Going to Court

Which Court will hear my case?

Most summary offense are held in Provincial Court with a Judge hearing the case. If your matter is Indictable, you have the right to choose which Court hears your matter, also known as your “election”. Your lawyer can advise which method of trial is best suited for your specific case.

a. Provincial Court Judge;
b. Queen’s Bench Judge Alone with a Preliminary Inquiry;
c. Queen’s Bench Judge Alone without a Preliminary Inquiry;
d. Queen’s Bench Judge with a Jury with a Preliminary Inquiry; and
e. Queen’s Bench Judge with a Jury without a Preliminary Inquiry.

What Plea should I enter?

There are six possible pleas but most people will only use the most common which are, “Not Guilty or Guilty”.

a. Plead NOT Guilty – If you plead not guilty, your matter is set for whichever mode of trial you have chosen, and a hearing date is set by the Court.

Preliminary Inquiry – This form of hearing will determine if there is “some evidence” you committed the offence.

This is a very low test to meet. The Preliminary Inquiry is a very useful tool for both Crown Prosecutor’s and Defence counsel to determine the strength and weaknesses of the evidence.

The Preliminary Inquiry much like a Trial, requires the Crown Prosecutor to present evidence through witnesses or documents to satisfy the Court there is “some evidence” an offence has been committed. IF in the opinion of the Judge there is some evidence of the offence charged or of another offence, the Judge will commit you to stand trial.

If the Judge finds there is “no evidence” of an offence being committed, he or she would then discharge you and the matter is concluded and you would be found not guilty.

If the Judge commits or orders you to stand trial, your next date will be held in “Criminal App¬earance Court”. At Criminal Appearance Court, a Trial date will be set, and you will be required to appear in person, for Trial.

If you have asked for a Jury, you will need to appear in person for Jury Selection on the date scheduled.

b. Plead Guilty – If you wish to plead guilty, your matter is then set for sentencing. Your sentencing can happen on the same date that you enter your guilty plea, or it can happen on a later date.

c. Trial – A trial is similar in both Provincial Court and the Court of Queen’s Bench. The Crown Prosecutor calls evidence and witnesses to prove the charges. You will be given the opportunity to cross examine the witnesses. Once the Crown has closed its case and called all the evidence, it is then the Defences turn to call witnesses and answer the Crown Prosecutor’s case. There is no requirement for the Accused to call evidence.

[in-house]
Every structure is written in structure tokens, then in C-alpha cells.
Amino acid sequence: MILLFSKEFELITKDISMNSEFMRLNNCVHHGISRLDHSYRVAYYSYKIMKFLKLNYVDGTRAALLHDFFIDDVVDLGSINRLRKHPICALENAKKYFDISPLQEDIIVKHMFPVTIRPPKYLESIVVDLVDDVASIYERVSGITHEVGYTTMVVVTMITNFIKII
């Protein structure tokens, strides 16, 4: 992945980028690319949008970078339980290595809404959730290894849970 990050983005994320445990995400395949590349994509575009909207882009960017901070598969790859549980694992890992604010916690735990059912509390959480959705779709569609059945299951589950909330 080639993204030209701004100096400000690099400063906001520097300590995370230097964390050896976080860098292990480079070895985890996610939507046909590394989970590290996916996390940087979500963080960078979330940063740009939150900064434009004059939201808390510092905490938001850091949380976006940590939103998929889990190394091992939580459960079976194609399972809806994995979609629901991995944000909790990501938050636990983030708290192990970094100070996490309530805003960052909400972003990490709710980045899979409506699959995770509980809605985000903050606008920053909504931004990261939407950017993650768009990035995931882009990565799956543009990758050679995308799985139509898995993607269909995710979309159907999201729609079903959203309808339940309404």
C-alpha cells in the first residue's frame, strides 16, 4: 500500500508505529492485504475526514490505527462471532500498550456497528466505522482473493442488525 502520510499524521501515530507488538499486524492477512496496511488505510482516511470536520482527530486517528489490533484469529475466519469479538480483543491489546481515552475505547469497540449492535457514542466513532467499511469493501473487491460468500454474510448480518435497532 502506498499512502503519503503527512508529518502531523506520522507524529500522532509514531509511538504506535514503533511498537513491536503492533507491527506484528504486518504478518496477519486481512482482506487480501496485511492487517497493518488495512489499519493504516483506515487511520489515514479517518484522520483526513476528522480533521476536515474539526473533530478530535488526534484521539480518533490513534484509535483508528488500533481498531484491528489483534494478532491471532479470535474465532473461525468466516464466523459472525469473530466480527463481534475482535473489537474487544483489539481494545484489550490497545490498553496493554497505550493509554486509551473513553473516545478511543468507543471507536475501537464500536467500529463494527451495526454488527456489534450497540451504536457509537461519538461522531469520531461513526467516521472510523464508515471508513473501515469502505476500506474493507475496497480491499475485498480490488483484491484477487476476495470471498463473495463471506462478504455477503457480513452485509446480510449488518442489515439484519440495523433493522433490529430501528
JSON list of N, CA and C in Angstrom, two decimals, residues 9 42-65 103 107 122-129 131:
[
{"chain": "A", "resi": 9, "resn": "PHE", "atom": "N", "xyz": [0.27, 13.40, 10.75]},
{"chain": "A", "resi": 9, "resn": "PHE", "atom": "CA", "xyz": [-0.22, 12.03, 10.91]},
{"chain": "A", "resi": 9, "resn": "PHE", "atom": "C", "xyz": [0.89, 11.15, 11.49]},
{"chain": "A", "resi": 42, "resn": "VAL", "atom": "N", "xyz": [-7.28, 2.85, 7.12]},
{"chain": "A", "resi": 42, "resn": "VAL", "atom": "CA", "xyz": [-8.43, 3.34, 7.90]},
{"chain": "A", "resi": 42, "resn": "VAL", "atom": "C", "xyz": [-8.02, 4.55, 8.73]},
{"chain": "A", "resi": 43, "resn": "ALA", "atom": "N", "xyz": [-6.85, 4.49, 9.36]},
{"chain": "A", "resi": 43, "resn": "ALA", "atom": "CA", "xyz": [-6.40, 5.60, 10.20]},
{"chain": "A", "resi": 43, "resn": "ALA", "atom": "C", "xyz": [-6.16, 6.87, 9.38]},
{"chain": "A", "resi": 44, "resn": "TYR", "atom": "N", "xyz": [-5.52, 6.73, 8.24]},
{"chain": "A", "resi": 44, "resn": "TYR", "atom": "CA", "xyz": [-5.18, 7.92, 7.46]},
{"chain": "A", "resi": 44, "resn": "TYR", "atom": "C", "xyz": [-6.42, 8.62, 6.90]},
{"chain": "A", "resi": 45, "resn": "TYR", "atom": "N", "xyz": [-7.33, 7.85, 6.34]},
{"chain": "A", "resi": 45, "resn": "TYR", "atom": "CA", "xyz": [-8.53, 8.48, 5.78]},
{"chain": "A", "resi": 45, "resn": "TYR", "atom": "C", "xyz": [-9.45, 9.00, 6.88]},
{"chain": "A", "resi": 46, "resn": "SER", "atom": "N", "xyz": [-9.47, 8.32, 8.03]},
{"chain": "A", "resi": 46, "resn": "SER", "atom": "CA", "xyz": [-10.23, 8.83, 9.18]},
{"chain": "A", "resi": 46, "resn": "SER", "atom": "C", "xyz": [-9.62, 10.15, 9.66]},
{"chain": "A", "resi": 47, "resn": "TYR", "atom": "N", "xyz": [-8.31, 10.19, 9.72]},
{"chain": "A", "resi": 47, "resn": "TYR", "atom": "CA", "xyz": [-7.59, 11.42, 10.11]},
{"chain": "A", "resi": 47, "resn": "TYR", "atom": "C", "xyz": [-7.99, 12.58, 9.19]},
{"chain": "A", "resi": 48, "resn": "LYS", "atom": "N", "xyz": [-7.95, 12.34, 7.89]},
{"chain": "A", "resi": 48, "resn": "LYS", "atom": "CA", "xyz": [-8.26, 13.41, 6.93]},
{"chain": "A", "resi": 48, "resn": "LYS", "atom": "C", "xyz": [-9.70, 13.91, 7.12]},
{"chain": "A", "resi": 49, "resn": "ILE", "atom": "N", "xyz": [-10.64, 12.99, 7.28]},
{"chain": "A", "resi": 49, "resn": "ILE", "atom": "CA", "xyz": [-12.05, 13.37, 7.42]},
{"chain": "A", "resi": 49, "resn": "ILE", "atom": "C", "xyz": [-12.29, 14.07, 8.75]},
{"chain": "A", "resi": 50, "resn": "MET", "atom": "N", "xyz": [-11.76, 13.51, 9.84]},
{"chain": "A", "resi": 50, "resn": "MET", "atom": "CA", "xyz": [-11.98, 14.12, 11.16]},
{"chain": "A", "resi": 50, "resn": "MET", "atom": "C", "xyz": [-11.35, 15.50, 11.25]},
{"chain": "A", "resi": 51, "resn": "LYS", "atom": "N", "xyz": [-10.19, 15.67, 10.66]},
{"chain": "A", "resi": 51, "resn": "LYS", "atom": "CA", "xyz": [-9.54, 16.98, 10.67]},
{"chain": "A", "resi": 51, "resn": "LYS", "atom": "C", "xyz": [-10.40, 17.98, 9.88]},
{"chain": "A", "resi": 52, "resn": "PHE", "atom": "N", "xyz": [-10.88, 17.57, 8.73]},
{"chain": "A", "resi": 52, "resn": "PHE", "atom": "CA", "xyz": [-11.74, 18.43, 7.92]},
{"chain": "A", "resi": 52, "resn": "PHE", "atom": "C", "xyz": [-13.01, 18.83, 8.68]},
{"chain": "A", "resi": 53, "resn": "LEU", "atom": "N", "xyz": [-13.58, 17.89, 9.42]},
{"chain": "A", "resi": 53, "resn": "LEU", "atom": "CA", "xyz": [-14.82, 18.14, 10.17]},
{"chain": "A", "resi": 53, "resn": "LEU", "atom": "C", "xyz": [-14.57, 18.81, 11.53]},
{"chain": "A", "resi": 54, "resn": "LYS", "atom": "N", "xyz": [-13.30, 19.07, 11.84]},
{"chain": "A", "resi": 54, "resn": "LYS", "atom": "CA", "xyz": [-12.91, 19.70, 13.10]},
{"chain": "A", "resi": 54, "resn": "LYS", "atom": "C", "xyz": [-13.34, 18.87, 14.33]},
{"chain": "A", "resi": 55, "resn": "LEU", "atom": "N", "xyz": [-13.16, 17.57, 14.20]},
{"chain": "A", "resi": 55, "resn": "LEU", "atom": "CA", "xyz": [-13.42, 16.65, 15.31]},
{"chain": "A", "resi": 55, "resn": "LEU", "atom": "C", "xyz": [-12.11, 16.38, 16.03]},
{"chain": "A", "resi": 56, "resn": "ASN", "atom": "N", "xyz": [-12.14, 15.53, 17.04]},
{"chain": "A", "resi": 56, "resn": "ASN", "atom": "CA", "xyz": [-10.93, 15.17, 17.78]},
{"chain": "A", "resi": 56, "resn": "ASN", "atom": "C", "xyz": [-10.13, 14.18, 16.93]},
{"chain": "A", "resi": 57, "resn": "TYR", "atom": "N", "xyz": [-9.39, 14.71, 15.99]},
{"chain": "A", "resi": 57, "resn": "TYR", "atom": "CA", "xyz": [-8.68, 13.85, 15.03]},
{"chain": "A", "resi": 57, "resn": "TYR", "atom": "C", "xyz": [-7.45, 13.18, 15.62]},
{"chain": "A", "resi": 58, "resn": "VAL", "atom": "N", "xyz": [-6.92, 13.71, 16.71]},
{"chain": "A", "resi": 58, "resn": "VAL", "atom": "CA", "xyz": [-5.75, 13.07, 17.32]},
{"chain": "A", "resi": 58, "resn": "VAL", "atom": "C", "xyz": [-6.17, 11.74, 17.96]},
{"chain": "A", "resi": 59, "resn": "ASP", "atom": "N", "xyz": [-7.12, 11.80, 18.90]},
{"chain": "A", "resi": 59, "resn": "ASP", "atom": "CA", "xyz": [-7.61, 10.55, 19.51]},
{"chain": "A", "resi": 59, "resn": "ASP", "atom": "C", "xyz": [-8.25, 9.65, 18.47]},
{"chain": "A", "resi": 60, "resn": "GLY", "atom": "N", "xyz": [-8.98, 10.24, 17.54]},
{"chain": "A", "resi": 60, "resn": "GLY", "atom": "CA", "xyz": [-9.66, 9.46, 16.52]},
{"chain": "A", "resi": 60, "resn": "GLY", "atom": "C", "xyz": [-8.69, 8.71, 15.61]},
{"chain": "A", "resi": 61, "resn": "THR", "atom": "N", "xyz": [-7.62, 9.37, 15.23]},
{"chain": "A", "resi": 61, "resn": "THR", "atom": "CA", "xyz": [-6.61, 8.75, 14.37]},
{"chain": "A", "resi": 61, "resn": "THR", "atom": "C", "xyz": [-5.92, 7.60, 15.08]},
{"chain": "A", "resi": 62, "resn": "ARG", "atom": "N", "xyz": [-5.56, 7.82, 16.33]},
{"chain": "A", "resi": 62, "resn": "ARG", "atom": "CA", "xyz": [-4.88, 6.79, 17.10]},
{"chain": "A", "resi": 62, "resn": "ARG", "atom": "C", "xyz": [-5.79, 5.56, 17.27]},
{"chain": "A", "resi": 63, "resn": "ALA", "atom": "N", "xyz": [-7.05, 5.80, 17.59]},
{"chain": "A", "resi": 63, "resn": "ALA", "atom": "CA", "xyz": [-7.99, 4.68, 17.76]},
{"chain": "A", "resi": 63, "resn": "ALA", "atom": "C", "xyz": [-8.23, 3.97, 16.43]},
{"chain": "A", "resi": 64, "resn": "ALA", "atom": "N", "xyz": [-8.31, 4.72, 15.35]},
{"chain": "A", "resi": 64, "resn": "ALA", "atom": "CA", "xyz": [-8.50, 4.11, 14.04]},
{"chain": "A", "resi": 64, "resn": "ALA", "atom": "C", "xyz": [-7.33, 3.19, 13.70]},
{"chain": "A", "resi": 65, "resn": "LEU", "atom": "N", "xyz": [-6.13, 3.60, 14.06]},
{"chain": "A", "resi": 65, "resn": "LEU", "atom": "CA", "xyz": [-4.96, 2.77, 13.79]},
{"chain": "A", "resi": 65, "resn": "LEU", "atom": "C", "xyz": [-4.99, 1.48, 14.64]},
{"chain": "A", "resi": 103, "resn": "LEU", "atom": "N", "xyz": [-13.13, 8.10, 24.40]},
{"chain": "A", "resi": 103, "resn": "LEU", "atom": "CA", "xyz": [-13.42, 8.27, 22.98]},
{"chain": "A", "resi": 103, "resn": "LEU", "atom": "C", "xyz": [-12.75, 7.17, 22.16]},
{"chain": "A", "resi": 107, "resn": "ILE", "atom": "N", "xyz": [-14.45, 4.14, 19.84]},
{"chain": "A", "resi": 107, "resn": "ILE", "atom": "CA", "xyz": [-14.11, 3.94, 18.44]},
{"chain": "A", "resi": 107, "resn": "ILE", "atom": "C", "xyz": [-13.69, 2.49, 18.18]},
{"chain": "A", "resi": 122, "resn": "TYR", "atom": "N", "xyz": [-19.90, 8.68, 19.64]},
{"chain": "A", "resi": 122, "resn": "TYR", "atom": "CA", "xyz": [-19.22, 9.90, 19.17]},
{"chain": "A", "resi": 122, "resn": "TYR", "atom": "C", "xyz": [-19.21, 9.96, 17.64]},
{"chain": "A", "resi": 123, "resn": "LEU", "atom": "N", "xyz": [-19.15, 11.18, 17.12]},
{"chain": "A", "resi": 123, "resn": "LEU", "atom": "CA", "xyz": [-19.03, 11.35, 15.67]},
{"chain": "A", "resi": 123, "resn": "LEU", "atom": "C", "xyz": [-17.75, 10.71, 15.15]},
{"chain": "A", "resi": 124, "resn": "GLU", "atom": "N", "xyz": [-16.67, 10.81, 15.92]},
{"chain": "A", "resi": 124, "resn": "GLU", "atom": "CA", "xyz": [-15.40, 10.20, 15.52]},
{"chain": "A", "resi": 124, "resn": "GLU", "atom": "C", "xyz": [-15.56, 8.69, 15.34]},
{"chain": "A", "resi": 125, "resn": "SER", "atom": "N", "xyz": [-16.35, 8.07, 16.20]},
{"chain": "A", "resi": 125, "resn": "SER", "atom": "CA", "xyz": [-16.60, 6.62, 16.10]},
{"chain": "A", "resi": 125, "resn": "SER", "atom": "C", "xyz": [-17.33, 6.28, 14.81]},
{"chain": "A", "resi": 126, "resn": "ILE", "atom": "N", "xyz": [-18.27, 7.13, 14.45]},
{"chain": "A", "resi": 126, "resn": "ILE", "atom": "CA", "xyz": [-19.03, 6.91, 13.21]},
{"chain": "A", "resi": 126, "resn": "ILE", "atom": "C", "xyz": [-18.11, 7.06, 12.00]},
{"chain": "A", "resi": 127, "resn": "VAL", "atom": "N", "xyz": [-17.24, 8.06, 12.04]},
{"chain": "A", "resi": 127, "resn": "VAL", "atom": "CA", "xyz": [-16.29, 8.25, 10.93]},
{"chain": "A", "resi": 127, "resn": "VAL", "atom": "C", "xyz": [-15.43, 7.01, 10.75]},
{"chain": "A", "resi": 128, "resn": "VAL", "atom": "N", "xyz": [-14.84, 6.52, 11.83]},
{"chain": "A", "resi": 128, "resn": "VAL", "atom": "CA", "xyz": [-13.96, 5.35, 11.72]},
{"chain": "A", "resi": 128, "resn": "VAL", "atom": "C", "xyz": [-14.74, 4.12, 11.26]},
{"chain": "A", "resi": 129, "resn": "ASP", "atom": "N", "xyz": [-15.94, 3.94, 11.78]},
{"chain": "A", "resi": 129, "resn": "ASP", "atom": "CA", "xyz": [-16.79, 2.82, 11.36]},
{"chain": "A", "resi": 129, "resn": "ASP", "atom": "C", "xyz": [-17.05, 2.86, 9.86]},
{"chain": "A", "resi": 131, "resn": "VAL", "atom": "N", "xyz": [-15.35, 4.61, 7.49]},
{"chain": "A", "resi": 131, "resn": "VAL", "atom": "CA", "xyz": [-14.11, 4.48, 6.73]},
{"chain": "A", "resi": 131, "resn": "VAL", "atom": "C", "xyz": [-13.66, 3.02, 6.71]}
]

You may wish to call witnesses to testify on your behalf. If you do, you are responsible for making sure that they come to Court on the day of the trial. You can ask them to come to Court, or you may ask the Court for a “Subpoena”.

To get a subpoena issued, take a completed “Subpoena to a Witness” form to the Court office. If you intend to subpoena more than one witness, have ALL the subpoena forms fully completed before going to the Court office.

When you submit your subpoena forms, a Clerk of the Court will ask you some questions. (Please note that staff will not issue blank subpoenas.) If the Clerk is not satisfied that the witness named in the subpoena can provide material evidence or testimony at trial then they will not issue the subpoena. In that event, you can complete a brief written summary of the evidence you believe the witness can provide at trial and ask that the request be put before a Judge.

You are responsible for any costs associated with serving the subpoena.

At Trial

The Crown’s job is to prove that you are guilty of the charges beyond a reasonable doubt. As an accused person, you do not have to prove that you are innocent of the charges. You do not have to give any evidence or call any witnesses at your trial. However, you may decide that it is in your best interest to do so, especially if the Crown appears to have a strong case against you. If you have a lawyer, he or she will advise you, however, it is up to you to decide.

It is the Court’s responsibility to make sure you have a fair trial and that all of your rights are protected.

Continue to Sentencing

*The foregoing information is for general educational purposes and is not meant to be used as advice with respect to the conduct of any case or proceeding against an individual. Please contact our office to discuss your case, and at that time, we can offer you the best legal advice for your specific situation.